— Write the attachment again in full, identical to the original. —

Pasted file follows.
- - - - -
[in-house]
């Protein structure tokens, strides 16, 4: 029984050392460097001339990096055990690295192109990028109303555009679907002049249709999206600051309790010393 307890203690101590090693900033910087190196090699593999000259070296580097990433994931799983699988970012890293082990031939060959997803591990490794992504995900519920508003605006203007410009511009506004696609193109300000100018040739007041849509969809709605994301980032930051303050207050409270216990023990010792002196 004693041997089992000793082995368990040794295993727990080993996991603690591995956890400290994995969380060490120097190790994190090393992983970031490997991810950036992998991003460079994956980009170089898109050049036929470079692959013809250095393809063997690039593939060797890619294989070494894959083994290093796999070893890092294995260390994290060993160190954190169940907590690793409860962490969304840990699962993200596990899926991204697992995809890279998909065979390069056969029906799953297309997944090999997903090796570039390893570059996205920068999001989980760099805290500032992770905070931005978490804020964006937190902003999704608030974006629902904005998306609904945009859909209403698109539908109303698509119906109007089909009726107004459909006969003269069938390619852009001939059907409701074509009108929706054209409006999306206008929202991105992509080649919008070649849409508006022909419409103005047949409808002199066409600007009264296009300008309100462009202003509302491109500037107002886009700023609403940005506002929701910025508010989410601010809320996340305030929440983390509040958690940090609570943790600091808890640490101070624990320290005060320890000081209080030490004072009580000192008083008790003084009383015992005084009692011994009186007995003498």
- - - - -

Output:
[in-house]
């Protein structure tokens, strides 16, 4: 029984050392460097001339990096055990690295192109990028109303555009679907002049249709999206600051309790010393 307890203690101590090693900033910087190196090699593999000259070296580097990433994931799983699988970012890293082990031939060959997803591990490794992504995900519920508003605006203007410009511009506004696609193109300000100018040739007041849509969809709605994301980032930051303050207050409270216990023990010792002196 004693041997089992000793082995368990040794295993727990080993996991603690591995956890400290994995969380060490120097190790994190090393992983970031490997991810950036992998991003460079994956980009170089898109050049036929470079692959013809250095393809063997690039593939060797890619294989070494894959083994290093796999070893890092294995260390994290060993160190954190169940907590690793409860962490969304840990699962993200596990899926991204697992995809890279998909065979390069056969029906799953297309997944090999997903090796570039390893570059996205920068999001989980760099805290500032992770905070931005978490804020964006937190902003999704608030974006629902904005998306609904945009859909209403698109539908109303698509119906109007089909009726107004459909006969003269069938390619852009001939059907409701074509009108929706054209409006999306206008929202991105992509080649919008070649849409508006022909419409103005047949409808002199066409600007009264296009300008309100462009202003509302491109500037107002886009700023609403940005506002929701910025508010989410601010809320996340305030929440983390509040958690940090609570943790600091808890640490101070624990320290005060320890000081209080030490004072009580000192008083008790003084009383015992005084009692011994009186007995003498």